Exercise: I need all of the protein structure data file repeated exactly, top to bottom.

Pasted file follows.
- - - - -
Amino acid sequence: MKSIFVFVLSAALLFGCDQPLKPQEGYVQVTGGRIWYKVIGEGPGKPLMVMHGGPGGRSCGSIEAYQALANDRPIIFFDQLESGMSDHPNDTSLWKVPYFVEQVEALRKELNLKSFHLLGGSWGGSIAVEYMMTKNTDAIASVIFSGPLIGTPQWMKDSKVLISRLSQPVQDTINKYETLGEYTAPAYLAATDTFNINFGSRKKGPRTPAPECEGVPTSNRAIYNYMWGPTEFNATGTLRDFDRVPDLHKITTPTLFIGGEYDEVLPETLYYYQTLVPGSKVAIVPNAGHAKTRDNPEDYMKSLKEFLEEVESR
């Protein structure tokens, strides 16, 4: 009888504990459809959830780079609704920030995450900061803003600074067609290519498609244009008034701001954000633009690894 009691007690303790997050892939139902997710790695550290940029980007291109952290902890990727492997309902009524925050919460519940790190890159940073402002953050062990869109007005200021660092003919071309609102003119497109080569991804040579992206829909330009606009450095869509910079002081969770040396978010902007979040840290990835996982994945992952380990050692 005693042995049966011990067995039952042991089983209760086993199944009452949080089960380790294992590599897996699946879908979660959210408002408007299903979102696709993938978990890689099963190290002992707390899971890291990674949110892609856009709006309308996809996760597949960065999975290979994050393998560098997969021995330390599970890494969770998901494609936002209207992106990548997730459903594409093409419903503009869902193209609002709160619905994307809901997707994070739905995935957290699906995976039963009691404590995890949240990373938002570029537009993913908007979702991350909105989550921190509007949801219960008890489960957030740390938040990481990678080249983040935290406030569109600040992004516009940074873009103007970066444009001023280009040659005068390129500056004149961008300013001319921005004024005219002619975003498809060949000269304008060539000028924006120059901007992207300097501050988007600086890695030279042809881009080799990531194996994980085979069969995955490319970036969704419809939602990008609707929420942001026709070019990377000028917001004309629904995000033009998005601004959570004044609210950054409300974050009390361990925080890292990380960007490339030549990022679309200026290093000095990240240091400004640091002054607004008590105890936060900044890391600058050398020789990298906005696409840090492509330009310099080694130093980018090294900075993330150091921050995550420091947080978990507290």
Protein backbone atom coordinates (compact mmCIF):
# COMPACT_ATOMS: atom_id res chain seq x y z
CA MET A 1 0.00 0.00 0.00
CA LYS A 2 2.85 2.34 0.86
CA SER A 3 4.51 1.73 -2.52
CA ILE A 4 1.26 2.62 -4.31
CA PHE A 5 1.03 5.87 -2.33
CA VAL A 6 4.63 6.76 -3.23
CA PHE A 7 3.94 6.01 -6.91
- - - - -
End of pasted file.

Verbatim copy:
Amino acid sequence: MKSIFVFVLSAALLFGCDQPLKPQEGYVQVTGGRIWYKVIGEGPGKPLMVMHGGPGGRSCGSIEAYQALANDRPIIFFDQLESGMSDHPNDTSLWKVPYFVEQVEALRKELNLKSFHLLGGSWGGSIAVEYMMTKNTDAIASVIFSGPLIGTPQWMKDSKVLISRLSQPVQDTINKYETLGEYTAPAYLAATDTFNINFGSRKKGPRTPAPECEGVPTSNRAIYNYMWGPTEFNATGTLRDFDRVPDLHKITTPTLFIGGEYDEVLPETLYYYQTLVPGSKVAIVPNAGHAKTRDNPEDYMKSLKEFLEEVESR
């Protein structure tokens, strides 16, 4: 009888504990459809959830780079609704920030995450900061803003600074067609290519498609244009008034701001954000633009690894 009691007690303790997050892939139902997710790695550290940029980007291109952290902890990727492997309902009524925050919460519940790190890159940073402002953050062990869109007005200021660092003919071309609102003119497109080569991804040579992206829909330009606009450095869509910079002081969770040396978010902007979040840290990835996982994945992952380990050692 005693042995049966011990067995039952042991089983209760086993199944009452949080089960380790294992590599897996699946879908979660959210408002408007299903979102696709993938978990890689099963190290002992707390899971890291990674949110892609856009709006309308996809996760597949960065999975290979994050393998560098997969021995330390599970890494969770998901494609936002209207992106990548997730459903594409093409419903503009869902193209609002709160619905994307809901997707994070739905995935957290699906995976039963009691404590995890949240990373938002570029537009993913908007979702991350909105989550921190509007949801219960008890489960957030740390938040990481990678080249983040935290406030569109600040992004516009940074873009103007970066444009001023280009040659005068390129500056004149961008300013001319921005004024005219002619975003498809060949000269304008060539000028924006120059901007992207300097501050988007600086890695030279042809881009080799990531194996994980085979069969995955490319970036969704419809939602990008609707929420942001026709070019990377000028917001004309629904995000033009998005601004959570004044609210950054409300974050009390361990925080890292990380960007490339030549990022679309200026290093000095990240240091400004640091002054607004008590105890936060900044890391600058050398020789990298906005696409840090492509330009310099080694130093980018090294900075993330150091921050995550420091947080978990507290």
Protein backbone atom coordinates (compact mmCIF):
# COMPACT_ATOMS: atom_id res chain seq x y z
CA MET A 1 0.00 0.00 0.00
CA LYS A 2 2.85 2.34 0.86
CA SER A 3 4.51 1.73 -2.52
CA ILE A 4 1.26 2.62 -4.31
CA PHE A 5 1.03 5.87 -2.33
CA VAL A 6 4.63 6.76 -3.23
CA PHE A 7 3.94 6.01 -6.91